Each side of the phase inverter goes through a .01uf coupling cap and into a 12BH7 triode, biased more for current than gain. After initial build I was getting some strange behavior and it took me a while to track it down. For some reason the triode connected to the cathode-side of the phase inverter was getting to some sort of grid-bias condition and it was causing the two halves of the signal to be way out of balance - like 90%/10%. I tried multiple tubes and had the problem no matter what type of tube was in there. Running a 100k ground reference resistor brought the two sides to the closest balance and solved the problem.

    Output:
    And finally the signal passes .01uf coupling caps, a 470k ohm ground reference and hit a 1500 ohm grid stopper on each phase before going into the 4 ECC99 triodes. They are cathode-biased with a 330-ohm 3-watt resistor bypassed by a 22uf/35v cap. It goes into a Hammond 125C output transformer at 5600 ohms and out to 4-ohm and 8-ohm secondary taps. I'm using a little Jensen C8R which does a better job than expected.

    Power:
    I used a Hammond 269EX for the power supply; the same one that powered the original Firefly. If I was spending money on the project I would've chosen a higher voltage secondary to get a higher B+. The ECC99s and 12BH7As can operate at 400v so there's definitely more potential headroom available.

    The Result:
    As it is it's a surprisingly clean amp, and the tone at low volume is fully developed and very musical. Once that volume knob gets up around 7 or 8 it has this big, Big, BIG overdrive sound that leaves me wondering how a single 8" speaker with 5 watts of signal could possibly be making all that music! With a bigger speaker it sounds even better, but the tone can start to get a little bassy. That's why the "high" input is a high-pass filter, to reduce the low end when using a larger speaker.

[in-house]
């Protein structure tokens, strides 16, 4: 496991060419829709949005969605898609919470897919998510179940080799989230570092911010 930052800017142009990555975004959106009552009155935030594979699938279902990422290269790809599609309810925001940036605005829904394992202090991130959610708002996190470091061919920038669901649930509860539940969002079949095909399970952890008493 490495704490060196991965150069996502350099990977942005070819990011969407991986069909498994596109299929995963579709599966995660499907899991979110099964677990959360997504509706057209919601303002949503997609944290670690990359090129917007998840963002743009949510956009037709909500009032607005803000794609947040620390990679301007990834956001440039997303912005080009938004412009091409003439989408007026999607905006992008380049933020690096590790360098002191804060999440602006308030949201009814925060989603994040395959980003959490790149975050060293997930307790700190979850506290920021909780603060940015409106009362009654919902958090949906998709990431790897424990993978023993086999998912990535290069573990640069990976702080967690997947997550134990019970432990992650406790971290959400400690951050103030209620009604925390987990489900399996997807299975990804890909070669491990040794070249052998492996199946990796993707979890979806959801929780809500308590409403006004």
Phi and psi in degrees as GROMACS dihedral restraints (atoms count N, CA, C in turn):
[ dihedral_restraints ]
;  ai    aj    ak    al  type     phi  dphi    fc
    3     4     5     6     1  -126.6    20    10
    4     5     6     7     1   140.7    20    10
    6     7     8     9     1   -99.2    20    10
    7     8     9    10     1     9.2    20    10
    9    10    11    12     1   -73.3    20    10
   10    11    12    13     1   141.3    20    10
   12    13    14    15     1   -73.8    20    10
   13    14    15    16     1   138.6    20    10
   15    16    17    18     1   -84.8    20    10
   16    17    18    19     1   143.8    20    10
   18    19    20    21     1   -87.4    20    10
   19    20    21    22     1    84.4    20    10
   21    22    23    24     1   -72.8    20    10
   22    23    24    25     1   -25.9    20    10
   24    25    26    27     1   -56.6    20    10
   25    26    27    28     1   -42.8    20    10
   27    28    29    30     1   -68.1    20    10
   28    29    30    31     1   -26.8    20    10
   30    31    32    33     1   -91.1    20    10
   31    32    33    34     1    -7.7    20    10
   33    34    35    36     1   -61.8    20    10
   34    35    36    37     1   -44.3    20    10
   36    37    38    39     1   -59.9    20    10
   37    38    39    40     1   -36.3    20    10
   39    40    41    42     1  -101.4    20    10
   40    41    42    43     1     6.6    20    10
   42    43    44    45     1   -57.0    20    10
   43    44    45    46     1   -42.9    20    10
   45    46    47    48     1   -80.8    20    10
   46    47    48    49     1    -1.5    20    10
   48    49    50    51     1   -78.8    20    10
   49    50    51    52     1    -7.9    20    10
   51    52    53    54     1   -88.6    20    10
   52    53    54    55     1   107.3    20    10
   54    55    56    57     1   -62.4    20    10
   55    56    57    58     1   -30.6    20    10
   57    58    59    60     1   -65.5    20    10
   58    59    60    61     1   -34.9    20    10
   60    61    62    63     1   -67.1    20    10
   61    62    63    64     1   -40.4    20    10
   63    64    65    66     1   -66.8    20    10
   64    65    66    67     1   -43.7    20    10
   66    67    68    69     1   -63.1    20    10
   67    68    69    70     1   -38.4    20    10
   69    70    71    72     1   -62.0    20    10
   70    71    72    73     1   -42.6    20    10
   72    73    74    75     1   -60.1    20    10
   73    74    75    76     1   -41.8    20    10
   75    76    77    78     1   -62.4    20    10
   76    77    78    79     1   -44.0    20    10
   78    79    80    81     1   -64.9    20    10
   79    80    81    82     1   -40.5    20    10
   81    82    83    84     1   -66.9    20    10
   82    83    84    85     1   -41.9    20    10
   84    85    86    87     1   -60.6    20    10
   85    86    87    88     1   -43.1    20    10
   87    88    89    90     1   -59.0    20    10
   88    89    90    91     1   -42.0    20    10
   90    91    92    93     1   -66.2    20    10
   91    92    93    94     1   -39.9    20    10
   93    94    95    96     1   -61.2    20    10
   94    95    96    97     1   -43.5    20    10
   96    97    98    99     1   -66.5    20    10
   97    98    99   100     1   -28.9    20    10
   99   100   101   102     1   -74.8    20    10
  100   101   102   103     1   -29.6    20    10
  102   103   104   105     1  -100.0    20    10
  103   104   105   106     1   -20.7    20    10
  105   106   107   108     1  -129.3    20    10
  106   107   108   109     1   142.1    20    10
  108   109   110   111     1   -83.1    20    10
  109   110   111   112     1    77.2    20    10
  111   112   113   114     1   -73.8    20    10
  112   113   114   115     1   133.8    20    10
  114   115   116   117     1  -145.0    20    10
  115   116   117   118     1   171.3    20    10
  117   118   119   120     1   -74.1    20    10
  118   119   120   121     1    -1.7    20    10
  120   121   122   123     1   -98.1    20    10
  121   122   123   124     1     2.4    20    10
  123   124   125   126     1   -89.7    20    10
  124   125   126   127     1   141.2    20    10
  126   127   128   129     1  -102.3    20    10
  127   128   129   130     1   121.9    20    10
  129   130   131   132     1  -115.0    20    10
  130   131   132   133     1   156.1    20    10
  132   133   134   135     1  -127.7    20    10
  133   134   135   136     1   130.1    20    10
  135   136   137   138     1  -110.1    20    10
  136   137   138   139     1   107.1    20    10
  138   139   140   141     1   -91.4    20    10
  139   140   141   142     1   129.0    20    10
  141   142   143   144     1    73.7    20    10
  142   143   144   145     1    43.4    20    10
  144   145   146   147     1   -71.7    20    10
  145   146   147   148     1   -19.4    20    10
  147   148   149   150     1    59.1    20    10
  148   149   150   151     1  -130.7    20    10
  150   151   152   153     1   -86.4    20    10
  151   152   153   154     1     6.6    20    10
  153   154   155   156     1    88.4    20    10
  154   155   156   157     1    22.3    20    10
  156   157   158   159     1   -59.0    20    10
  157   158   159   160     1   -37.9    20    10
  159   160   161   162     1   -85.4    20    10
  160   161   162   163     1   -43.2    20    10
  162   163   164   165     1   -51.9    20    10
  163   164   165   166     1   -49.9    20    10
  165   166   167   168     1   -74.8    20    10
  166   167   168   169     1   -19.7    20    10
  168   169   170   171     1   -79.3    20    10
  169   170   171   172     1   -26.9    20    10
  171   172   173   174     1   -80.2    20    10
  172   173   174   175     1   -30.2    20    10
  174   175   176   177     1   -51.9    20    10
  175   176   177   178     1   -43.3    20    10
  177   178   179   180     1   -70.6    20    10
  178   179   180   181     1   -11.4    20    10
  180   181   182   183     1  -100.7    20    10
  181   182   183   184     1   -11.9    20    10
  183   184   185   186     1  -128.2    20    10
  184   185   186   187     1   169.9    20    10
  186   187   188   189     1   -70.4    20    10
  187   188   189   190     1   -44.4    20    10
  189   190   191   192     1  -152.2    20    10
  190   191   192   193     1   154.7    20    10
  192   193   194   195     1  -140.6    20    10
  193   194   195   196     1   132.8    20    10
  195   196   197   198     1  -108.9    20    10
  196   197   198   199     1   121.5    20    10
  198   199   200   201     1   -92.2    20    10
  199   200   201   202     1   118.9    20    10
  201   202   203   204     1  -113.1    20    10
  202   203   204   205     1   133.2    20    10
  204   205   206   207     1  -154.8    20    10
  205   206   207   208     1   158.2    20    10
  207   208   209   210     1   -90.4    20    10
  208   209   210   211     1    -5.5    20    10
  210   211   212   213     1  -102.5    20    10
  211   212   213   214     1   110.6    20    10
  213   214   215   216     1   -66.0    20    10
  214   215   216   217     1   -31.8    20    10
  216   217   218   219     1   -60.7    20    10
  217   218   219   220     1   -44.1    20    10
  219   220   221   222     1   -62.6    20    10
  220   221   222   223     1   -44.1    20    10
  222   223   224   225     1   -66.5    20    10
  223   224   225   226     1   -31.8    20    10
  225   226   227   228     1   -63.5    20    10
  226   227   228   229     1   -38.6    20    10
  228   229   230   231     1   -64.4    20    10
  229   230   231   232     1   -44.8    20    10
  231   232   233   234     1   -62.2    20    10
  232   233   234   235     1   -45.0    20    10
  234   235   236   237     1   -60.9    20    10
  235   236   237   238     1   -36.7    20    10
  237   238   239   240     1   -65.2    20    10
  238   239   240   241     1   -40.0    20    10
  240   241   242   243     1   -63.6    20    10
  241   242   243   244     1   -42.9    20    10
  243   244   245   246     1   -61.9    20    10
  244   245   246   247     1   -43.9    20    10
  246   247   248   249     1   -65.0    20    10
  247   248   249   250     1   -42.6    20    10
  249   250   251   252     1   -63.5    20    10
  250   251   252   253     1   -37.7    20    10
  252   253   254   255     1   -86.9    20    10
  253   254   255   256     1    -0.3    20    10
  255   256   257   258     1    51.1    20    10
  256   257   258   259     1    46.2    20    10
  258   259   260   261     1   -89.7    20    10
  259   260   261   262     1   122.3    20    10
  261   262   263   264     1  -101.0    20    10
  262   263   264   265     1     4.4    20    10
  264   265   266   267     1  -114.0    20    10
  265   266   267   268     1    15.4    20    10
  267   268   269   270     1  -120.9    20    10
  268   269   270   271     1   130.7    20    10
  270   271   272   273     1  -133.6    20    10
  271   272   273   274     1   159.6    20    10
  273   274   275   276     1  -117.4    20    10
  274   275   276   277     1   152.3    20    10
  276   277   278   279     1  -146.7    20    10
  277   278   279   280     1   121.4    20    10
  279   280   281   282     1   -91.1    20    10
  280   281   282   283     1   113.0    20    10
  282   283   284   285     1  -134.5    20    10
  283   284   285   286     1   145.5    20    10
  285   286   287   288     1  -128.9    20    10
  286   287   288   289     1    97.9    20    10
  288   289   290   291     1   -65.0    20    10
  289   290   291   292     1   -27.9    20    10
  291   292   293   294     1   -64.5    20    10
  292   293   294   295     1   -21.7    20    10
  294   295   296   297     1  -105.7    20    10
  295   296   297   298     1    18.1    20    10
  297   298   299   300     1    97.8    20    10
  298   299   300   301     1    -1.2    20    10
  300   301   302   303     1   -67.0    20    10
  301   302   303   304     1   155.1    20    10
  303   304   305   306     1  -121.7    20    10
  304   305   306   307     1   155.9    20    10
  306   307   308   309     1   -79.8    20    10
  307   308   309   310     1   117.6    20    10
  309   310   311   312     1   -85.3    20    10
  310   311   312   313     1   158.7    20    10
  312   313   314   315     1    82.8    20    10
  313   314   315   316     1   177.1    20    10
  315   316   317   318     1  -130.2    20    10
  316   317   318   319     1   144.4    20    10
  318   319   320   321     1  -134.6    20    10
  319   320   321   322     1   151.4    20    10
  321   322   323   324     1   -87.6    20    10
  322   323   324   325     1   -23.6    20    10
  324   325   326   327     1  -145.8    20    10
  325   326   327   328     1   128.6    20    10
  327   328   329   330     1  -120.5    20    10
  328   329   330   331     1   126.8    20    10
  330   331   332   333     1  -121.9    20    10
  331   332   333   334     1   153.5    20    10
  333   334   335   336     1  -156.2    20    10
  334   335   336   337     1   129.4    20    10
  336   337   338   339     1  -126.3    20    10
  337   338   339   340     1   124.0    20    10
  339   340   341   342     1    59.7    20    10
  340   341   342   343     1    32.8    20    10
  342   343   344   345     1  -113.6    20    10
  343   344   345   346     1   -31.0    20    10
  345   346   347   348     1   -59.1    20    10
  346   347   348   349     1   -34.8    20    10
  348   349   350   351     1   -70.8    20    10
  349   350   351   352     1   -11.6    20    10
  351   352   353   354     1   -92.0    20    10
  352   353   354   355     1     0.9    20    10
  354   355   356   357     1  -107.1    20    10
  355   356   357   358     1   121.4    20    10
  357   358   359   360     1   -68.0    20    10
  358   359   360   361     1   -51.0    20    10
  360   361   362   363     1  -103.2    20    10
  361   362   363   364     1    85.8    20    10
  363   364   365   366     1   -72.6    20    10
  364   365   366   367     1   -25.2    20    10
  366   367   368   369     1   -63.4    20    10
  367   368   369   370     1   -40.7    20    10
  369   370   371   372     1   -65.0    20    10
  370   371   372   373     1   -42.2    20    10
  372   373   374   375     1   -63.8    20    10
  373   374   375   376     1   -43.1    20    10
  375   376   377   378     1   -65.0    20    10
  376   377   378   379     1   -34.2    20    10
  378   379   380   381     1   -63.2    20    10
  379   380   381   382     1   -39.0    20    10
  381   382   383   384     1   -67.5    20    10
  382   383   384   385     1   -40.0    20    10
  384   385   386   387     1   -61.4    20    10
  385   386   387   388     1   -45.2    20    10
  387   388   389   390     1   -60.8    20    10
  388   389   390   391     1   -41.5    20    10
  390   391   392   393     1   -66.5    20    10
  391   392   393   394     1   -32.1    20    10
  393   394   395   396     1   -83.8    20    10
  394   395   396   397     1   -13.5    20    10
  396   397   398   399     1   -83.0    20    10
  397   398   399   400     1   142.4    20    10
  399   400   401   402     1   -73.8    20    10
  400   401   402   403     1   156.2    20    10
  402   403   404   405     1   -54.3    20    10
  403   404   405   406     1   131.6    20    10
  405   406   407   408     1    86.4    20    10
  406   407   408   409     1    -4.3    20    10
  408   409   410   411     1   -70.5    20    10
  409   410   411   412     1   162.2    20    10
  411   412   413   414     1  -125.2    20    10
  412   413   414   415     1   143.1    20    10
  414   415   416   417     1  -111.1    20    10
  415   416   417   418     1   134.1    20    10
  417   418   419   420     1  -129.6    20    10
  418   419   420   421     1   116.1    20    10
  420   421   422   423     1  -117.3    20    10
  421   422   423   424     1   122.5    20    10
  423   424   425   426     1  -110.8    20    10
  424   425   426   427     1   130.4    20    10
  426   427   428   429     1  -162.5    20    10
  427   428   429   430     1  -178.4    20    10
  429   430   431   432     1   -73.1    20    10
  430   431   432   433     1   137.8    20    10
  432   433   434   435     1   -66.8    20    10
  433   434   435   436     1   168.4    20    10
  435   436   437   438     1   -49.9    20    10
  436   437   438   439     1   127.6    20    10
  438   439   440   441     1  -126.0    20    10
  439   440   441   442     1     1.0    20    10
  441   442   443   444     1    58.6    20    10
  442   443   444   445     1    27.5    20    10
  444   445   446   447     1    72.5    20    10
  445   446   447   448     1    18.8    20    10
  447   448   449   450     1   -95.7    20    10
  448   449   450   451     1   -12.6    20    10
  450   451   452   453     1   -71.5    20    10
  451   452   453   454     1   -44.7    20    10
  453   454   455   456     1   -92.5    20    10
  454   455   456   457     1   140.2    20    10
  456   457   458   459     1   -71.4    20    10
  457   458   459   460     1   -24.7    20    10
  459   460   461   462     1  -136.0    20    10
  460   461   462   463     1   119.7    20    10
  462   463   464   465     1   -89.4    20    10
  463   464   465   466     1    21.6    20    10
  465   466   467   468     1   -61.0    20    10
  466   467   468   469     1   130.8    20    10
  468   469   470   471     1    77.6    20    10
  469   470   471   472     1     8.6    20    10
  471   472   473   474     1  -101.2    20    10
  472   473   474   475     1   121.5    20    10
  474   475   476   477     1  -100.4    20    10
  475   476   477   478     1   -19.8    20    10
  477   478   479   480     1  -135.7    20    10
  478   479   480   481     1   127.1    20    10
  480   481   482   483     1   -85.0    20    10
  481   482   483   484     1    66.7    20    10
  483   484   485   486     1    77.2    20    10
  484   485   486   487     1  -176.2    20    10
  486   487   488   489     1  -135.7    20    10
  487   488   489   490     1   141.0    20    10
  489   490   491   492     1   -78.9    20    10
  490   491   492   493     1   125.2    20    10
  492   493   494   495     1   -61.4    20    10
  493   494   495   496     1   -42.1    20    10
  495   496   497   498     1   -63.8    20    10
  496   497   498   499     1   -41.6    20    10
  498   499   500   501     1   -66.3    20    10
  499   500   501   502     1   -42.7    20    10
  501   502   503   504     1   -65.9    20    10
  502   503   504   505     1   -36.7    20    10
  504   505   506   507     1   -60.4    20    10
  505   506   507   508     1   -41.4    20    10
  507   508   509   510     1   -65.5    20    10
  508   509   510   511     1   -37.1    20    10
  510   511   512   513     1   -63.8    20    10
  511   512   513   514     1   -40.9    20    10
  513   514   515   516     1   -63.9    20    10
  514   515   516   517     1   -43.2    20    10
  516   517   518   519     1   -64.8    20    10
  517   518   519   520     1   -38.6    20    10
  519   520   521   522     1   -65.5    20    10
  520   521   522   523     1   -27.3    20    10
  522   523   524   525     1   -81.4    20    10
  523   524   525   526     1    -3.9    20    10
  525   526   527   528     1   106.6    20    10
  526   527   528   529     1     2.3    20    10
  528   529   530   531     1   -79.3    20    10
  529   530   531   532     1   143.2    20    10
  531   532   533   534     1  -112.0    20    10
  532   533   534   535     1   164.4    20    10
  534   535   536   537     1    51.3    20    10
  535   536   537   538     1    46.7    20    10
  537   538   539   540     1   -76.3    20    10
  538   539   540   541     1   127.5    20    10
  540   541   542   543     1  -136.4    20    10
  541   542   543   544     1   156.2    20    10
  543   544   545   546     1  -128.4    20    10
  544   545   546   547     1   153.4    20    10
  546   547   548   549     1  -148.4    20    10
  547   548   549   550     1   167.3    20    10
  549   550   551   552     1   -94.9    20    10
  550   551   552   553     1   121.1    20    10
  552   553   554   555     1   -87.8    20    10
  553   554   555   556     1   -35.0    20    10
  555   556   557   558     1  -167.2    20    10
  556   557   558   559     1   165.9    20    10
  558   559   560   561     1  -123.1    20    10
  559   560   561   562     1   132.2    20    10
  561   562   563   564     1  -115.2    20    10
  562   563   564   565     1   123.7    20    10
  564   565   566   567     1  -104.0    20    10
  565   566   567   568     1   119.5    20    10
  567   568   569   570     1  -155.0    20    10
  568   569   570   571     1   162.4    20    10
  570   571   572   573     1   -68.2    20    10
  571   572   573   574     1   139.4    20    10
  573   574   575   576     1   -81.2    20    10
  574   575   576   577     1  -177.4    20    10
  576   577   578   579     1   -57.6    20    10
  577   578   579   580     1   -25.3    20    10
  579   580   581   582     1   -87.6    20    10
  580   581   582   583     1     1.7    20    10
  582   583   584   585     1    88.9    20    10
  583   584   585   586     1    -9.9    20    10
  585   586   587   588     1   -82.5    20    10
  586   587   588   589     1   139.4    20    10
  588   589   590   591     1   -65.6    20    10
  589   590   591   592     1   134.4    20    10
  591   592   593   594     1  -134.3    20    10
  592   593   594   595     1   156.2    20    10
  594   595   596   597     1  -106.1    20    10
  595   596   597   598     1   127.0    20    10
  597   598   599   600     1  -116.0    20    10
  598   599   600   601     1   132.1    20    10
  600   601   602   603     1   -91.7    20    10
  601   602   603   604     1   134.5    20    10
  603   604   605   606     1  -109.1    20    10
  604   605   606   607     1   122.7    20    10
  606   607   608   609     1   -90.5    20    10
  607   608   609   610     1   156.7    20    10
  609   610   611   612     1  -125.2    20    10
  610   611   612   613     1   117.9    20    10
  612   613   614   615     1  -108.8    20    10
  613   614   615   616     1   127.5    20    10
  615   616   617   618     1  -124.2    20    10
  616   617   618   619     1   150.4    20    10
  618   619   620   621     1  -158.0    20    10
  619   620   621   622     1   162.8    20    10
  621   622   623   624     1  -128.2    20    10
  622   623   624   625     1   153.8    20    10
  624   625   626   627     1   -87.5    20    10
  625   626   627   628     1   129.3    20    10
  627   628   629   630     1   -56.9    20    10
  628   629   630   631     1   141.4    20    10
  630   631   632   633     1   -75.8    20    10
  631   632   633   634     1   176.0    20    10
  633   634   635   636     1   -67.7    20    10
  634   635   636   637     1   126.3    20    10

Lessons Learned:
    Don't build an EF86 into a combo, ever. EVER. EVER!!! I did it only because I already had the chassis loaded and ready to go, but the natural microphonics of all EF86s are a problem. In this design the only attenuation between the EF86 and the speaker is the tone stack, and because of that every microphonic nuance comes through the amp at full volume. I have tried quite a few variations to remedy this but in the end I ALWAYS get some degree of rattle when playing with the internal speaker. Using an external speaker is MUCH better and microphonic rattle only becomes an issue if the amp is mic'd and going through a PA.

    Get a decent output transformer. At first I tried a cheap no-name P/P OT that Antique Electronics sells, and it got TROUNCED by a tiny 3-watt Hammond 125A!! The 125C sounds great and it definitely doesn't break the bank.

    More Power Filtration is a GOOD thing. I tried by starting with 8uf caps like some Vox designs (but of course I didn't use a choke) and the hum was pretty bad. I put in bigger filter caps and it made an immediate difference.

    Links, Pics, Etc:
    Schematic, as my prototype is built
    Suggested Layout if building from scratch
    Some pics of the build

    I need to put some sound clips up. If I spent half as much time playing as building I might actually start sounding good. Anyways, they'll be coming soon and then everybody else can laugh at my playing too. :p

    I hope this inspires some of you, or maybe give you something to build if you're bored. I'd love to hear any suggestions... This is my first truly self-designed amp and it has been quite a humbling learning experience!

    -Laird
     
  2. Natstrat79

    Natstrat79 Tele-Meister

    Posts:
    339
    Joined:
    Jul 28, 2007
    Location:
    Iowa
    Cool project! This thread is definitely more fuel for the fire as I have really being itching to build a small sub 5watt amp that uses either 12au7, 12bh7, or ecc99 as power tubes.
     
  3. celeste

    celeste Friend of Leo's

    Age:
    59
    Posts:
    2,905
    Joined:
    Jun 24, 2006
    Location:
    Maryland
    Cool project.

    A few observations and suggestions. Microphonics becomes less of a problem as you lower gain. You can lower the gain of the EF86 to around 100 and mostly beat the microphonics but still have all the pentodey goodness. Add a gain stage in front, to recover the lost gain, and you can over drive the pentode. Try adding a 250-500K pot below the .1uf screen cap, it will give you control over some squishy compression.

    Putting a volume pot before any gain cuts the signal where it is most vulnerable to noise.

    One of your "current driver" girds is floating, every grid need some kind of a ground reference. And what is the purpose of the current driver, the 12BH7 cathodine can move some current on it's own. Blocking distortion is still an issue because of the coupling caps. I am running 12AU6 based CF's into DC coupled 6N6P's with .3W grid dissipation, but you are not pushing your '99's hard at all.